A few weeks ago, my aunt died. She was my mother's elder sister and, owing to my family's complicated history, one of the few members of the extended family to which we were all genuinely close. Like my mother, she was a proud, force of nature of a women. Based, in part, on the fact that like my mother, she was more or less on her own from a young age.
My mother's mother was born in 1900. She died six months after my birth. My mother was the youngest of all her cousins (on her father's side, she had six aunts and uncles, so there were many cousins). And I, born 83 years after my grandmother, am the youngest of her grandchildren. My eldest cousin is more than 20 years older than me. My mother's cousins (those she was still close with) were grandparent aged to me. I saw them once a year, and though our relationship was pleasant, it was never close. They were part of the holidays. And besides, when they got together with their youngest cousin, they talked of family mostly long dead, and memories long past. I learnt a lot from them about how the world had changed, and about my history, but mostly through listening to the stories they told each other.
My aunt was different. She never missed a birthday or Christmas to call us. None of us would consider going to Paris without visiting her. My mother and she did not have the easiest relationship, but they have never waivered in the affection they have shown each other's children. Perhaps sometimes, that was easier than speaking directly.
I miss my aunt dearly. And beyond her, with her passing I have lost the closest thing I ever had to a physical home in France, her holiday house in the Alsatian Vosges mountains, to which my mother always had a key. Now that I will no longer take the train to her little Paris suburb for dinner or lunch when I visit that city, it will become a little less friendly to me. I am thankful my husband got to meet her twice. I am thankful she adored him (despite the language barrier). I am thankful for the beautiful cross stitch sample she made for us, despite cancer and chemo and caring for her husband as dementia and ill health weakened him. She survived him by less than six months.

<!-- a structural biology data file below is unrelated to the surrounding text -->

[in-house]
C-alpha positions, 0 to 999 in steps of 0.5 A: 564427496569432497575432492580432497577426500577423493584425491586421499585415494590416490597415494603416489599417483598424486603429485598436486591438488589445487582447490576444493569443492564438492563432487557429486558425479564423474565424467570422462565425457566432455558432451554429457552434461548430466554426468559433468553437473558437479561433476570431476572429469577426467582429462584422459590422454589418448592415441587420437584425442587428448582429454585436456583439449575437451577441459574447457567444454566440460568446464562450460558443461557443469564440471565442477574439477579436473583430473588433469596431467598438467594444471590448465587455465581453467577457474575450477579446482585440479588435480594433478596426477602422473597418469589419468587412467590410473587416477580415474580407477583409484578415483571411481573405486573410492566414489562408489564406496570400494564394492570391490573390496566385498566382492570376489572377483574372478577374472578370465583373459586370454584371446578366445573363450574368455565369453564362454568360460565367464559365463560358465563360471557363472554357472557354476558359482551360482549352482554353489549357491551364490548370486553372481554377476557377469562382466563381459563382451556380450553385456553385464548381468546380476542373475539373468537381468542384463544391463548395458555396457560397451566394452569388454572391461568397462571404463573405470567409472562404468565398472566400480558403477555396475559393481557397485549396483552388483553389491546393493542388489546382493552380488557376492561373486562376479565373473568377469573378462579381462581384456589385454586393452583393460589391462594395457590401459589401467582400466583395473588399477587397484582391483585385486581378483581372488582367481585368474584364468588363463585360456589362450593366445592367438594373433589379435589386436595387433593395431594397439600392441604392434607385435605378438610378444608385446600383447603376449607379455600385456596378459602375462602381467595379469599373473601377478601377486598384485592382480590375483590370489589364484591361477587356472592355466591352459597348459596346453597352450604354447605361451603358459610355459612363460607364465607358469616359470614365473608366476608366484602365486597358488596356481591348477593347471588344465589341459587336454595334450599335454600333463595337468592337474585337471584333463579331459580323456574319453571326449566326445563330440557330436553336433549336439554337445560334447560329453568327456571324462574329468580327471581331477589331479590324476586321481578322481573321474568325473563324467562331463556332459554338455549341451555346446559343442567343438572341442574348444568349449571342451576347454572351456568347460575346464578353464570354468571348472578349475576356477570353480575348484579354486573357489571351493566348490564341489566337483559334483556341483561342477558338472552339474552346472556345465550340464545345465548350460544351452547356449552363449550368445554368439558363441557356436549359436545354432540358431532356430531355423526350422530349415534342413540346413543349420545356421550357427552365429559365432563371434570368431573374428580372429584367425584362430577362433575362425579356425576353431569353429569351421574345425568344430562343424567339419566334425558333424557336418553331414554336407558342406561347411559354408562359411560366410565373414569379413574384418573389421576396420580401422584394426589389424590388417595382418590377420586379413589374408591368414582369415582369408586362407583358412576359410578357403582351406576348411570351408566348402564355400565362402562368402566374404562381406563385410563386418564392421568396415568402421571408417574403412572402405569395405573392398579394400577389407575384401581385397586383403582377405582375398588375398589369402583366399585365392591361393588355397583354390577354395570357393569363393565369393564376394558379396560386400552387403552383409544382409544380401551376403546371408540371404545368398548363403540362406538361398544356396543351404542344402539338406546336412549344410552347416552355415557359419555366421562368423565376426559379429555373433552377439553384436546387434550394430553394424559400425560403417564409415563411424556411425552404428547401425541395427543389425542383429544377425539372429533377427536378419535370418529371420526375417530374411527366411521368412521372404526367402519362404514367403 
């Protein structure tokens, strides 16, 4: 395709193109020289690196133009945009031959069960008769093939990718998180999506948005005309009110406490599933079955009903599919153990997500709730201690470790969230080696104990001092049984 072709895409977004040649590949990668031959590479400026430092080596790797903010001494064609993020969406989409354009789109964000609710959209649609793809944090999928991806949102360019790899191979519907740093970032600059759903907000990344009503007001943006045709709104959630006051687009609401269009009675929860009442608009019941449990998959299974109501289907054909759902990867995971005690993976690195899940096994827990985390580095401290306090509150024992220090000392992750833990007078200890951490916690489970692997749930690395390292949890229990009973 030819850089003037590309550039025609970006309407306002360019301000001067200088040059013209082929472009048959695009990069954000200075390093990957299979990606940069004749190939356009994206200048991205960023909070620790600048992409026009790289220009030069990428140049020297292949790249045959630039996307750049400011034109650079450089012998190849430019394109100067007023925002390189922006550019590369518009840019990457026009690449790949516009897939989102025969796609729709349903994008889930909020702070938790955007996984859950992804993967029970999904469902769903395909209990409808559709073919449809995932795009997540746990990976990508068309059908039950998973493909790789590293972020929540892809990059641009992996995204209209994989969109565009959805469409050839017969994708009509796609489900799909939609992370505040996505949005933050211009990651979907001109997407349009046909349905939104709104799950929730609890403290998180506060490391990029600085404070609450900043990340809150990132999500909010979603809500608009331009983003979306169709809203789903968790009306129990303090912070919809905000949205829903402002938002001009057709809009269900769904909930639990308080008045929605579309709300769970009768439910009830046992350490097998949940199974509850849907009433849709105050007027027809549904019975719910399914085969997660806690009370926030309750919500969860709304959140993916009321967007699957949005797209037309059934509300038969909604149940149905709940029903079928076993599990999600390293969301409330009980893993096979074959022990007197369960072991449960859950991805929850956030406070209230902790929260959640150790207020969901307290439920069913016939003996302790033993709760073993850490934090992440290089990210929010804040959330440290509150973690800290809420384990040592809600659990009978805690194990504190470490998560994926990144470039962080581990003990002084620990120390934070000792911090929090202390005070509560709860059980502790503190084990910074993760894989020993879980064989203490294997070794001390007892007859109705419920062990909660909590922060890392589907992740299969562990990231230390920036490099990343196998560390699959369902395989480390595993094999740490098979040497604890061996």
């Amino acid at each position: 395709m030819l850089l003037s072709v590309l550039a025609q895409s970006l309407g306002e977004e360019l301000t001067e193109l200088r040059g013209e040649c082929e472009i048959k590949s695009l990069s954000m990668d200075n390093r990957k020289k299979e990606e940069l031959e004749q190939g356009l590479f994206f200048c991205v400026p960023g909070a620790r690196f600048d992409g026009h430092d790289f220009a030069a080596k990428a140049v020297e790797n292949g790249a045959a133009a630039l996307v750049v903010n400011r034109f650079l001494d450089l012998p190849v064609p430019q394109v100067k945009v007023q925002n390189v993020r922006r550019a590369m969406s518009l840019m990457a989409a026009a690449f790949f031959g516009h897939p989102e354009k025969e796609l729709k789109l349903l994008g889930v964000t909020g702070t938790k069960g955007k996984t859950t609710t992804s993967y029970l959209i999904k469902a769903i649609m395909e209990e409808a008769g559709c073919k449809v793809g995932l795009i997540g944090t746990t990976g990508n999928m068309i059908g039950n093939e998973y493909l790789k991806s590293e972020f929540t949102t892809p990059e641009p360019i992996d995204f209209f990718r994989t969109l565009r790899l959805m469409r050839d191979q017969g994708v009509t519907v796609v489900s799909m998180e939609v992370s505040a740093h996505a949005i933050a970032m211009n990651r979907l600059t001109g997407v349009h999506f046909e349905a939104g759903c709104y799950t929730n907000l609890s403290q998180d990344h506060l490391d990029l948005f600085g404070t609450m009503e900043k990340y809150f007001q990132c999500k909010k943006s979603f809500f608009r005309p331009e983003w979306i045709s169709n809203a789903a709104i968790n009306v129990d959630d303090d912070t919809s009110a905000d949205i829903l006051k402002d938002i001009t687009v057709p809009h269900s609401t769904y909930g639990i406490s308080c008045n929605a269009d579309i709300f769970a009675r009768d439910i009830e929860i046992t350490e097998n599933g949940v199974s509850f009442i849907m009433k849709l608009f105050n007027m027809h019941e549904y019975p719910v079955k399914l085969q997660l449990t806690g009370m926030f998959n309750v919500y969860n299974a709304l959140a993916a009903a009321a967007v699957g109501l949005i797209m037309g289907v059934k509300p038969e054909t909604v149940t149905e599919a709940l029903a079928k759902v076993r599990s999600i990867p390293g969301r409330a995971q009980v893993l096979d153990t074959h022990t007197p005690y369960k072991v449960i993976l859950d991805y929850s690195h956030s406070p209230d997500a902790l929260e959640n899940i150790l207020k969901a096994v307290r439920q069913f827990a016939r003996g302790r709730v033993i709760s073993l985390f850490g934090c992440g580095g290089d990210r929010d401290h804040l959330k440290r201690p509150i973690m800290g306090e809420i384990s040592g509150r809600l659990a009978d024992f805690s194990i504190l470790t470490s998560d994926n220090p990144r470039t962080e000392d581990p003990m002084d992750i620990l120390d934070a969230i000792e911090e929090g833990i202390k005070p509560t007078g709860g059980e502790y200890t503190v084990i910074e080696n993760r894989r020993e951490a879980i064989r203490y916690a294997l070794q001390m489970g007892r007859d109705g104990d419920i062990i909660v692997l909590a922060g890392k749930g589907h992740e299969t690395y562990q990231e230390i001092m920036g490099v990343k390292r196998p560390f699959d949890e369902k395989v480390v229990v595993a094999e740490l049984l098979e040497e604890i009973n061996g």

But as hard as loosing my aunt is for me, for my mother the sense of loneliness is vast. In the past years so many of her old friends have become weak and frail, have started one by one to take their leave of us. When they started weakening, my mother, who has the energy and physical fitness of a woman twenty years younger then she is, was irritated at them for not going on walks with her anymore, for no longer staying up until 2am to talk. Now she understands; she is resigned; and talks with her old friends, though more important, no longer bring levity and joy to her. She returns from trips to France drained, and needs time with her younger friends, her children and grandchildren to regain her energy.
With the loss of my aunt, only one person, a friend from Kindergarten, is left who remembers my mother's childhood. And the first five years (which for my mother were defining to her life story) are now remembered only by her. She has entered a period where, increasingly, more and more of her life can be confirmed by no one. And, as my brother points out, there is now almost no one left with whom she can speak the dialect her own grandmother (born in 1870) taught her. Strands are being cut, and my mother feels it.
Of late, she has begun to speak more of her own passing. Not in a morbid way, but in a pragmatic way. She is counting down. She knows she can no longer count on an endless bounty of more time. She senses both the urgency of doing what can still be done, and the knowledge that less is possible. In part, this is because of what is happening around her. In part, and I know my mother enough to know this, it is because of what she has read. She is preparing herself, training herself for a new phase of life. I know this because the same thought that is animating her has returned to me: the French philosopher Montaigne's famous aphorism:
"que philosopher, c'est apprendre a mourir"
"Doing philosophy, is learning to die"
To which I would add, it is also learning that others die.
With my aunt's passing, and my mother's words and stories, a new presence enters my life: the Moirai, the three sisters of Greek mythology. In the past, they have visited suddenly, and departed. But now I see they are here to stay. They are in my house, and it does not do to deny the Gods. Clotho is spinning thread more slowly, and Lachesis casts a more judicious eye on how much she draws out. And Atropos, having just used her scissors, has put them down. But they hang from her belt, always within hand's reach.
The Moirai are here, and their presence is a warning, but also a gift, in the manner of Greek gods. They are here to tell me I can no longer ignore them, and I must act accordingly in what I do.